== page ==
Thursday, May 18, 2006

Notes From Tonight's Debate

Here are my notes from tonight's gubernatorial debate. I had thought about liveblogging, but perhaps my blog-foo is not quite up to that level yet. Here's the next best thing, looking at my notes!

Before that, though, here are some of my general impressions. Chris Gabrieli came off pretty well, he mostly answered the questions asked instead of the questions he wished were asked, and he got in a couple good shots at Healey in absentia. Deval Patrick also did well, though it's harder for me to judge how he did because I've heard a lot of what he had to say before. I understand he's still introducing himself to the state, so what I think is less important than what people who don't follow him obsessively think. Tom Reilly started off weak but finished stronger. I thought he dodged some of the questions he was asked, which is a pet peeve of mine. He would not say what he would cut, but kept insisting that the money was there already for everything, and implied that it would be forever. Still, he talked about his public sector experience, which is what sets him apart from the other candidates on the stage. Christy Mihos did the worst, I thought, though he did stick pretty well to his talking point about taxes being too high yet cities and towns need more money. He may yet appeal to people who don't see the inherent contradiction in that and who like their politicians a little unpolished, but I wasn't impressed. Also, he seemed to think that Massachusetts has the power to break up oil companies, which I found perplexing.

Anyhow, here are the notes I wrote while watching. They're pretty raw, but I tried to be as comprehensive as I could. Also, check out the Harvard Dems liveblog of the debate for more reactions.

UPDATE: On second thought, who needs my notes when the Globe has the transcript? Here's Part I and Part II. My stuff is still below the fold.

Full Debate Notes Inside...

RD Sahl: There are 800 people in the live audience. There will be two rounds: 1st journalists, then moderated discussion.

Alison King: 1st question to Chris Gabrieli. Mass ranked 45th in job growth, what do you know about creating jobs? What specific proposals do you have?

CG: I started my own company from scratch. Those companies have created jobs. I feel pretty confident. We have to invest in jobs. I propose we put money into stem cell research, renewable energy, jobs of the future.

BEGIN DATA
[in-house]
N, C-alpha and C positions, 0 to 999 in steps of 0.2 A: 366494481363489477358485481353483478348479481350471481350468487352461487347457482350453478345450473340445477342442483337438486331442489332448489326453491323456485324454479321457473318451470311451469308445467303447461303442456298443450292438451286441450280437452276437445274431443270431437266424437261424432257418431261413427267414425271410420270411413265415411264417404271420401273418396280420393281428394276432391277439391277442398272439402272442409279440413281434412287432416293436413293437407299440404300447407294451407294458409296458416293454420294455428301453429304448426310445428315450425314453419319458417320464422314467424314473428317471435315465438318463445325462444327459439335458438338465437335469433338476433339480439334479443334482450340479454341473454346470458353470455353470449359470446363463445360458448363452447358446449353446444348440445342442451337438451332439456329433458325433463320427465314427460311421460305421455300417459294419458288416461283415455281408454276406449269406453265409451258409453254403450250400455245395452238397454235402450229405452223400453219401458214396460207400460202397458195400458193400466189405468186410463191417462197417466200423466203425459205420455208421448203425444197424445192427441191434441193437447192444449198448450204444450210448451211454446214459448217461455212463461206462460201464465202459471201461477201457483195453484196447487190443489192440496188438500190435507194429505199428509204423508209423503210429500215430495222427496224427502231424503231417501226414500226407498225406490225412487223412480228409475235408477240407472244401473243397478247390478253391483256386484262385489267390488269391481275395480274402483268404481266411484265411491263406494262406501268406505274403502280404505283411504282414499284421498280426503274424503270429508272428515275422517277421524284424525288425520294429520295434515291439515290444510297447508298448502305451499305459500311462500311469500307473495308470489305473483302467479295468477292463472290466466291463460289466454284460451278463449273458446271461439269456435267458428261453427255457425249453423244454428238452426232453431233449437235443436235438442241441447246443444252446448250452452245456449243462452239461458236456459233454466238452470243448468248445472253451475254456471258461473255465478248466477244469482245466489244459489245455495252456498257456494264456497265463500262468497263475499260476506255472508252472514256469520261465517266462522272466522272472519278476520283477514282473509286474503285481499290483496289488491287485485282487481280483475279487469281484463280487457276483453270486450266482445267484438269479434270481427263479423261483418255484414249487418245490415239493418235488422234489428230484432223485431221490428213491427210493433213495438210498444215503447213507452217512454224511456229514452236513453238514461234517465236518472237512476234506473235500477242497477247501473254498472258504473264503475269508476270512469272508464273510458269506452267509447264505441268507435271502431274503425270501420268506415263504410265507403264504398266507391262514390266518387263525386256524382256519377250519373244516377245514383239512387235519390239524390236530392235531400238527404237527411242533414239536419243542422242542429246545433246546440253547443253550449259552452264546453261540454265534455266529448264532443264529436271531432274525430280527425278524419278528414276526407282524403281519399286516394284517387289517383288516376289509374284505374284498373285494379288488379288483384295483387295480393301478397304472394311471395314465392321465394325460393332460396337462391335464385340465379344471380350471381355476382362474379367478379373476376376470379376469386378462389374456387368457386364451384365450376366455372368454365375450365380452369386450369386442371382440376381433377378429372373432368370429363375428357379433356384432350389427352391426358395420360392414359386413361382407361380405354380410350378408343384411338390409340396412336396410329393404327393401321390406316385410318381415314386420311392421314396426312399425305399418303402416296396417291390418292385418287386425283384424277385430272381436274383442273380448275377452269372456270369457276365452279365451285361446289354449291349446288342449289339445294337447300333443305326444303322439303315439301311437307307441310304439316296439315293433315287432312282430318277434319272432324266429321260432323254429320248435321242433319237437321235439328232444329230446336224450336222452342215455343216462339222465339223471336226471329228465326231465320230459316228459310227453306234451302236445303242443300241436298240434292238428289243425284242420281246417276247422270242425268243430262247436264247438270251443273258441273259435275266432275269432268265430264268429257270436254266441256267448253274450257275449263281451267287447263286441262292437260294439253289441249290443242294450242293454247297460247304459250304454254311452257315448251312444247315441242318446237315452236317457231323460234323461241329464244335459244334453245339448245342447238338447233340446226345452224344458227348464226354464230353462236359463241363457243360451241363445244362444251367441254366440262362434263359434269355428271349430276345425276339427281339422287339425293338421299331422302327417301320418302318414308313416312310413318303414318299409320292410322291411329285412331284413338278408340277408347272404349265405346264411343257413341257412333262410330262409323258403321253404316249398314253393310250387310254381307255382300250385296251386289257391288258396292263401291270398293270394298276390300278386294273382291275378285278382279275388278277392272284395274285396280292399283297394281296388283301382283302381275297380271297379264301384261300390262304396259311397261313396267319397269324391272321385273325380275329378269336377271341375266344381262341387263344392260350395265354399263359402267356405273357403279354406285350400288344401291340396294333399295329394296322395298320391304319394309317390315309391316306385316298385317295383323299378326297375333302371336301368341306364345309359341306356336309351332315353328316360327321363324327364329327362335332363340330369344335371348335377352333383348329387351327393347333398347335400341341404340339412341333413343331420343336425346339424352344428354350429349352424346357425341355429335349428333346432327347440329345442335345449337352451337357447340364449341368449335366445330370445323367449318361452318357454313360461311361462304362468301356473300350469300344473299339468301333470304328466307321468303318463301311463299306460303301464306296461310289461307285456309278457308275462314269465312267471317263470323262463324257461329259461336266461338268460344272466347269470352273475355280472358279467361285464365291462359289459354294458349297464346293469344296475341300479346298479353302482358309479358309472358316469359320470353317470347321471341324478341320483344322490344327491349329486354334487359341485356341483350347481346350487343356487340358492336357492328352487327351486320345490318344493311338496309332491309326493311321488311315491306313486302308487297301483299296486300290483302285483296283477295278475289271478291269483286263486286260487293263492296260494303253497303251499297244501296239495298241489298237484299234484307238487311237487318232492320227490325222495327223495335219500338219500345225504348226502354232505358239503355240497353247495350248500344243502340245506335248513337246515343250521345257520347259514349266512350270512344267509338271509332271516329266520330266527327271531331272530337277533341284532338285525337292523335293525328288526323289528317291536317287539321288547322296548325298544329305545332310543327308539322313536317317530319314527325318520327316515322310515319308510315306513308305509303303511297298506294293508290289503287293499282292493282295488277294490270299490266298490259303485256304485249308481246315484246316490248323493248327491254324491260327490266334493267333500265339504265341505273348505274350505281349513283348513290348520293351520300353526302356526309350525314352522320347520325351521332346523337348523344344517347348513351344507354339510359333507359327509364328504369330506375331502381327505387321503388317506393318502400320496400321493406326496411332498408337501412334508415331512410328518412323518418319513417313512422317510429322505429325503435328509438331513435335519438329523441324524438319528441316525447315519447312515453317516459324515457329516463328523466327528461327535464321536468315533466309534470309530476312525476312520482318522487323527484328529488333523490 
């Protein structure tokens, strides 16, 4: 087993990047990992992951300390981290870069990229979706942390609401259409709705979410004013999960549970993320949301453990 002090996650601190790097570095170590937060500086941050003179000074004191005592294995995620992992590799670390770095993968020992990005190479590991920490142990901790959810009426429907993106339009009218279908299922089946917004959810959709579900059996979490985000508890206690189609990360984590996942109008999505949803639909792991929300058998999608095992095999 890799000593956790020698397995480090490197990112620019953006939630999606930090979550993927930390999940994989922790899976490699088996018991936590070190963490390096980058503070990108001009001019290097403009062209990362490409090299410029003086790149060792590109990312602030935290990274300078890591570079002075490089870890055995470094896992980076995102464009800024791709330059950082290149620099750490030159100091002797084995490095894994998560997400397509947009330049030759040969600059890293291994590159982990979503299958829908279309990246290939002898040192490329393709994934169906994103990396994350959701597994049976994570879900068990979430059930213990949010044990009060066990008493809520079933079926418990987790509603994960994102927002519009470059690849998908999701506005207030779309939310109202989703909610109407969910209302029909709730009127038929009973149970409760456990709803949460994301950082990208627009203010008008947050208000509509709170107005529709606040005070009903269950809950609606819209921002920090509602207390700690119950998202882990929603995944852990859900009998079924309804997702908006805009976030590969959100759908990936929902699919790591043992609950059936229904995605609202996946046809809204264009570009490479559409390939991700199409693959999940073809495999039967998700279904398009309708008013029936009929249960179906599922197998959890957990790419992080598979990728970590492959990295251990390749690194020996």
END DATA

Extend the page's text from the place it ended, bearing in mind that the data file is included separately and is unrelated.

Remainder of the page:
Q: Do you believe the gov has control over job creation?

CG: There is an opp. for state govt to invest.

Ken Cooper to Christy Mihos: State cannot meet transportation budget w/out raising tolls. What would you do?

CM: I'm going to take the tolls on the pike down. The money is there on Beacon Hill. We've had a budget surplus for three years. The rainy day fund is great. The state has all the money it needs. What it doesn't need is all the special interests to rally around that pot of money. The money needs to go to cities and towns. I don't believe them.

Q: You would use the entire surplus for transportation?

CM: No, the surplus has to go back into local aid. The Rom/Heal admin has starved cities and towns. At the same time they've raised fees, fines and taxes. That's why people are leaving the state.

Robert Keough to Deval Patrick. Smart growth. No cities and towns have adopted it.

DP: Issue of real urgency. We've lost population. High cost of housing is the #1 reason they're leaving. Developers find it hard to get going, to make it through the approval process. The lege just took steps to streamline. We need to increase local aid to help cities/towns with burden of extra families. #2 need public transportation -- reach out to cheaper housing markets.

Q: Should additional aid be conditioned on housing?

DP: Should be conditioned on planning. In terms of housing, transportation, etc. We don't do a good enough job on planning.

Bob Oakes to Tom Reilly: You've switched position on the tax rollback. It'll cost us. Can you tell us what you're willing to short-fund for that $4 a week savings?

TR: First of all, it's terrible that Kerry Healey is not here. I believe that taxes are too high. I'm not just talking about property taxes. People are hurting. We don't have a deficit. We have extra revenues. I believe there are savings to be had in government. But the best way and most solid way.

Q: You've said voters made it clear they want their taxes rolled back. This was in 2000, but you only recently changed your position?

TR: We were in a period with terrible deficits. We're not in that period now. This is the right time.

Scot Hellman to Gabreili: Population loss would be greater if not for immigrants. What would you do to prepare them for the workforce?

CG: We have a large legal immigrant population. We've been the most dependent state in the nation on legal immigration. Why is there a waiting list for ESL classes? It's cheap and easy and pays off. Anything we do in creating jobs is what we do to make those people succeed.

Q: Is it worth the investment?

CG: Absolutely. It's short dollars. When a person has high skills but poor english, they get a job at their English level.

Alison King to Mihos: "call me Christy" Do you favor waiving the gas tax over the summer. You sell gas. Do you support the propsal?

CM: I talked about this last year. I get a worm's eye view of what is happening. People are hurting because they're buying just enough gas to get to work and get home. We're in tough shame. Gas at $3 a gallon is anathema. I would favor relief in the short term.